The Department is asking for views about these proposals from those affected and expects to implement a new policy in September 2012.
I remember this post like it was yesterday at a wee twelve notes
I’m so ecstatic it just exploded
It will explode EVEN FURTHER D:
* Asterisk Uses You Should Know *
Sam from It’s Pronounced Metrosexual weighs in on the use of the asterisk in Trans*
Good to know!
I’ve said all of this before and I think it needs to be said again:
If you are a feminist and not an LGBT advocate, then you are not a feminist.
If you are a feminist and do not take intersectionality into account, then you are not a feminist.
If you are a feminist and ignore female-identifiers with disabilities, then you are not a feminist.
If you are a feminist who thinks rape jokes are funny, then you are not a feminist.
If your feminist movement does not include trans* people or women of color, then it is not a feminist movement.
If your feminism only takes your own experiences into account, then it is not feminism.
Thank you for your time.
If you are using a gendered restroom, and there is someone in there that you think looks they belong in the other gendered restroom, but they are just peeing/washing their hands/fixing their makeup in the mirror/etc and not harassing you, please DO NOT:
- call the police
- ask or tell them that they’re in the wrong bathroom
- yell at them
- beat them up
- threaten to hurt them in any way
- whisper about them to your cis friends while they are still in the room
- otherwise act hostile, threatening, or violent
This has been a public service announcement.
If a cis person mispronouns me and tries to explain why it’s not their fault, I want to cry, and then I laugh in their face. As gently as I can, I tell them it is their fault and that it is not okay. I am upset with them, and I have the right to be. I am sometimes triggered by these encounters because of how unapologetically cissexist they are.
If a cis person mispronouns me, apologizes, knows it’s a big deal, and owns the fact that they fucked up and have cissexism to work through, I smile. I tell them that yeah, it’s a big deal, but it is not the end of the world, and we can still be friends. I mean it. I am rarely triggered by these encounters."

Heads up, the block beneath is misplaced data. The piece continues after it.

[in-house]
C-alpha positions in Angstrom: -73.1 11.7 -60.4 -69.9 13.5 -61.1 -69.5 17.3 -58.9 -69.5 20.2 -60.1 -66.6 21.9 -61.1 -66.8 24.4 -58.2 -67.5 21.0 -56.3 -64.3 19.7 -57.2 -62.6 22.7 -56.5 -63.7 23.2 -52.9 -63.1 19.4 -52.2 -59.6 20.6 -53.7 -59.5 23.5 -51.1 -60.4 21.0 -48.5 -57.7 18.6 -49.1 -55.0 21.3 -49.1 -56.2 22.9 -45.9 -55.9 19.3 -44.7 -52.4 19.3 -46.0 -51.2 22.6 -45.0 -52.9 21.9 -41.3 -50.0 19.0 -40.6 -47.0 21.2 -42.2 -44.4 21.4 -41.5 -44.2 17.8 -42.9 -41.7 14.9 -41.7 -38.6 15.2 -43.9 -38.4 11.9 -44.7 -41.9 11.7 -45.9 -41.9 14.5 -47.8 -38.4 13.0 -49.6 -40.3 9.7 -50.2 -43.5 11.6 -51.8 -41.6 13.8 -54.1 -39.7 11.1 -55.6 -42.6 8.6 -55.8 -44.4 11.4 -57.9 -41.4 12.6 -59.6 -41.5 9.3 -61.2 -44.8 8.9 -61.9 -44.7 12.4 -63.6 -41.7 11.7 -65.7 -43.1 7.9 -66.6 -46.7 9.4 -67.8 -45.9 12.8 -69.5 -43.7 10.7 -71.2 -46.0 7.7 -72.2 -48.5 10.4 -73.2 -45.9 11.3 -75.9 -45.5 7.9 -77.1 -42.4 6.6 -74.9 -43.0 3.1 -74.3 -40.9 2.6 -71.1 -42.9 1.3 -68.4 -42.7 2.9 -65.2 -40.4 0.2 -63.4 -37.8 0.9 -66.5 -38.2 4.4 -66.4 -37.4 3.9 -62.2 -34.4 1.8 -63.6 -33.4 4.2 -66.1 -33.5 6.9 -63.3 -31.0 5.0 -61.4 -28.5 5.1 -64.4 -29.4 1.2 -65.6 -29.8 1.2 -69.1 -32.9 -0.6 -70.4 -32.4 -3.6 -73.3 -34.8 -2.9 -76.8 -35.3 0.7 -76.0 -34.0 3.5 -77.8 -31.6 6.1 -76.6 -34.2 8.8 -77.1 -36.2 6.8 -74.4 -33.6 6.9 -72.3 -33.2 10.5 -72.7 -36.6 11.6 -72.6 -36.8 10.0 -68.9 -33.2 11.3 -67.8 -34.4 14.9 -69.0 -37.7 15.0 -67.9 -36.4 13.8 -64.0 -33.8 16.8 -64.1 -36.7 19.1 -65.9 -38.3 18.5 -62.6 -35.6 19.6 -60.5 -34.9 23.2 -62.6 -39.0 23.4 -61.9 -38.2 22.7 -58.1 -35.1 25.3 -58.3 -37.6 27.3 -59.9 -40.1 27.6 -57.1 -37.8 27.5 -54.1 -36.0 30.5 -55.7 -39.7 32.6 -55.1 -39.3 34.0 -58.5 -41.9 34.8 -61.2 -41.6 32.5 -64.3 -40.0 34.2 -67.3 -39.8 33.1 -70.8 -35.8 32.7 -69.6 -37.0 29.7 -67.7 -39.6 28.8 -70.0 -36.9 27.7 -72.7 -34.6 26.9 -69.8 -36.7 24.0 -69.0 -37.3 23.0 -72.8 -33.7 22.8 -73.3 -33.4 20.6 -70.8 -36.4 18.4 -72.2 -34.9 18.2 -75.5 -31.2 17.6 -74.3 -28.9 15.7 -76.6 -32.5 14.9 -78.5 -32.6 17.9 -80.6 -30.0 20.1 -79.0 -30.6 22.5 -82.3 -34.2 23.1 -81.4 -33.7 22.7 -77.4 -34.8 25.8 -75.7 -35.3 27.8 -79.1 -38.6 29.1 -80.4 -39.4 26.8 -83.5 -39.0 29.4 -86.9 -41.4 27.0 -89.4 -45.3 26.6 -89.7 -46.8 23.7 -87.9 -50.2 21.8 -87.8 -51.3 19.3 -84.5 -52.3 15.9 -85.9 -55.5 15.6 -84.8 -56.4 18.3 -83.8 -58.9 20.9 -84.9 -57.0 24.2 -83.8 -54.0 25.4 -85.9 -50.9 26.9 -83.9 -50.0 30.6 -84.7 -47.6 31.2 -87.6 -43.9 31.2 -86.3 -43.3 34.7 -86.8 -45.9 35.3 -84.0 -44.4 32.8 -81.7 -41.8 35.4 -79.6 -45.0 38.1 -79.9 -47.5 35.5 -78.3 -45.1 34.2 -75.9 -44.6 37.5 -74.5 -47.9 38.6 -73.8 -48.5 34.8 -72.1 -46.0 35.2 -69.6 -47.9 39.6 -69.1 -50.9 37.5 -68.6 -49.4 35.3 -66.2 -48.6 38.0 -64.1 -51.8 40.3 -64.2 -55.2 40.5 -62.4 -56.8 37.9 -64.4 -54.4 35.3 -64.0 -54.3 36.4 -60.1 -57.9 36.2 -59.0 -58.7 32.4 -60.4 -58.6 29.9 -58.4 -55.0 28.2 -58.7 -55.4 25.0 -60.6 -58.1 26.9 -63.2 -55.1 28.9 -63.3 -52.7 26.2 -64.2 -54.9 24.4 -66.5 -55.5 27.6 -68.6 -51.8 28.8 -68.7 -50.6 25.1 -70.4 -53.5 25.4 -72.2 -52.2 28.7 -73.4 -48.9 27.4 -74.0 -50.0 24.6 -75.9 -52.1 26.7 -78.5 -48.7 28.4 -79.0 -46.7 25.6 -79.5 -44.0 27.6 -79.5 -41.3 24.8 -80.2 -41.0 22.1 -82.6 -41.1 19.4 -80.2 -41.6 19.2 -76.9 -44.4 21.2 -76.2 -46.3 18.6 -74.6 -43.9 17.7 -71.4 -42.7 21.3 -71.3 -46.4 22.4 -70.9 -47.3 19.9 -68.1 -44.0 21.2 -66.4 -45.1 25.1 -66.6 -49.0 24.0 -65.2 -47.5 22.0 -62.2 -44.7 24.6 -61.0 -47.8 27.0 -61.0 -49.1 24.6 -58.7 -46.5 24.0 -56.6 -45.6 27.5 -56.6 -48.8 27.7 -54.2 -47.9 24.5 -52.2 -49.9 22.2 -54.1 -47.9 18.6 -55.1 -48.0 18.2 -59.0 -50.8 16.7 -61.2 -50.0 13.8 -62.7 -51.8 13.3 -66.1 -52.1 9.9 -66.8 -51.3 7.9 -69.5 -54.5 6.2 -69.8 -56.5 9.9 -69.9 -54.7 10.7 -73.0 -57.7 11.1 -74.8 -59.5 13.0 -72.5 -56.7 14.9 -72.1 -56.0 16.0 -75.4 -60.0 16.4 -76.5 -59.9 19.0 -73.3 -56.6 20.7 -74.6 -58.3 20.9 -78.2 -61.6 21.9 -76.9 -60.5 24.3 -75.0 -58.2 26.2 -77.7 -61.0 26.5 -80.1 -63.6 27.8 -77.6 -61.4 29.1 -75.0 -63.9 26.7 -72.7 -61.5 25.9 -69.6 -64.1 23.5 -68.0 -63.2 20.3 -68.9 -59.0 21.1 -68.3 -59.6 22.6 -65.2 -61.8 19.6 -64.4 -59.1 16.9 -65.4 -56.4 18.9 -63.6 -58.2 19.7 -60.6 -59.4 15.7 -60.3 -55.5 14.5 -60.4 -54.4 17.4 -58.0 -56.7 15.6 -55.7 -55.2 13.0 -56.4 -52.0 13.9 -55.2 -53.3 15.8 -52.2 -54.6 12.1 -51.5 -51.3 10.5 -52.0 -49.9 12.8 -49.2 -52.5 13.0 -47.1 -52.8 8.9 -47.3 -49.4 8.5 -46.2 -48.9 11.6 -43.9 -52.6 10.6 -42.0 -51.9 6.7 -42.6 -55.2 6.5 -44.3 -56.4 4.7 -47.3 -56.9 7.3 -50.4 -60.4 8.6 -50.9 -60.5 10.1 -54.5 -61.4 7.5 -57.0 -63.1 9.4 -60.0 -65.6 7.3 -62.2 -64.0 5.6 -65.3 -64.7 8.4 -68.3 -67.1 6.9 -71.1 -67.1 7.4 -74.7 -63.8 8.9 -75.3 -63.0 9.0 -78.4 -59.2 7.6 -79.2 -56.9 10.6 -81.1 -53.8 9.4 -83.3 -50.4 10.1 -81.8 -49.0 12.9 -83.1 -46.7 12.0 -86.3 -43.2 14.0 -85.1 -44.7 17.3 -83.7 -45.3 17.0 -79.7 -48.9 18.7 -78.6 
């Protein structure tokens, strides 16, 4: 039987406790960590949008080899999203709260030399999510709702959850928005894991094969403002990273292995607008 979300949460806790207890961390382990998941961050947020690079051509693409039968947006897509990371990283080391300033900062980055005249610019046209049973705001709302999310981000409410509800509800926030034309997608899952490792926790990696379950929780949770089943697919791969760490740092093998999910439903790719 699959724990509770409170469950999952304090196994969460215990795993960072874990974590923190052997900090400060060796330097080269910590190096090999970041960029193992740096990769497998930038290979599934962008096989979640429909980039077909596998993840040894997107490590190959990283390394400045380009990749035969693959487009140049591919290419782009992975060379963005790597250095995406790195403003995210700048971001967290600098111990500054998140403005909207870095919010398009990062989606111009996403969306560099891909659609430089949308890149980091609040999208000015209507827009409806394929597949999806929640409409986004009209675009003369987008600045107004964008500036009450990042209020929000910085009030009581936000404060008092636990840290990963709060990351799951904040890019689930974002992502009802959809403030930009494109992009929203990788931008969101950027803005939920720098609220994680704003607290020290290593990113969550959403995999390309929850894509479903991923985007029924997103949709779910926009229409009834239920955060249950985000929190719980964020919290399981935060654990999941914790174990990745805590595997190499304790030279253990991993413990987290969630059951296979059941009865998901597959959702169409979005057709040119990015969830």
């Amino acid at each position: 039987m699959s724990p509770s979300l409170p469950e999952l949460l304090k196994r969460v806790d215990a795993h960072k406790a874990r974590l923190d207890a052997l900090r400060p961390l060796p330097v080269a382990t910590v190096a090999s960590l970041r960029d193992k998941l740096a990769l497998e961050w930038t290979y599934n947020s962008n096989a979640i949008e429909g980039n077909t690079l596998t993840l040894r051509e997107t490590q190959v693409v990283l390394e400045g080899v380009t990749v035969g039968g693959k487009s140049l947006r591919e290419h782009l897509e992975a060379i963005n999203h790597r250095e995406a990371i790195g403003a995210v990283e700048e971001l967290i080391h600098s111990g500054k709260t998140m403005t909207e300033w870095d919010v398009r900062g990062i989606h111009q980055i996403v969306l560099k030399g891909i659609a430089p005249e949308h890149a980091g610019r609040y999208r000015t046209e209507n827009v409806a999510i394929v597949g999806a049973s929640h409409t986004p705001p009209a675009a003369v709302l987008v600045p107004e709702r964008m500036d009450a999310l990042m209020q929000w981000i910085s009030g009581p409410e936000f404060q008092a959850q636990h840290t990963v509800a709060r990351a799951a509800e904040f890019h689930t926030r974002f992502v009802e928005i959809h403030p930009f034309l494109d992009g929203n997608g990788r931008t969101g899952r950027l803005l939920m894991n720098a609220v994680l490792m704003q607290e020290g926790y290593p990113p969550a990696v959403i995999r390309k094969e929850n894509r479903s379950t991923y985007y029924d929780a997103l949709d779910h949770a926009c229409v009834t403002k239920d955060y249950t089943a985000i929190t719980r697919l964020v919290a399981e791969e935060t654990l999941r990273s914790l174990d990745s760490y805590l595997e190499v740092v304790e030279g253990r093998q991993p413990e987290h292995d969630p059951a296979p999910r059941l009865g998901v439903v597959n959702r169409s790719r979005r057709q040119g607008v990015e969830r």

When members of the media report on cis women who have changed their names—either through marriage or for some other reason—they don’t tend to say, “Jane Smith, who was born Jane Johnson.” Yet when members of the media are reporting on trans women they, as a matter of routine, almost always give the name the woman doesn’t use, saying something to the effect of: “Jane Smith, who was born John Smith.”
The difference in how cis women who have taken on new names, often by marriage, and how trans women are treated by the media is glaringly obvious. While journalist will often cite some made up journalist imperative to rationalize their use of the wrong name for trans women, these arbitrary double standards with which they report on former names are revealing.
In both cases, the former names of both cis women and trans women are not actually news. These are not the women’s names. There is no need to bring these not-their-names into the stories.
We don’t see this same thing happen with the married names of cis women. This is because there is not a strong socio-political interest in invalidating the relationships and marriages of straight, cis women. (The exception where we might see this happen is with regard to cis lesbian couples. By using a cis lesbian’s former name from before her marriage the reporter can not-so-subtly undermine the women’s relationship as less real than that of a straight cis woman who takes her husband’s name.)
So what reporters are really doing when they use names that trans women don’t go by is helping to perpetuate cissexism. They’re using those names that are traditionally associated with males in ways that misgender these women and confirm cissexist beliefs about who trans women “really” are.
This consistent invalidation and marginalization of trans women by the media is a contributing factor to the specific oppressive and violent incidents that these reporters are (poorly) covering. Over and over again, in stories reporting on the deaths of young trans women of color, the reporters will give a woman’s former name in a way that invalidates her gender as a woman. Yet these women are often killed by people using the exact same cissexist logic of disrespect and invalidation. One cannot be separated from the other. These women are not random victims in the wrong place at the wrong time. Rather, their deaths fit a very specific pattern that is reinforced by the society we live in. A society that is bolstered by the way the media reinforces these patterns in its reporting.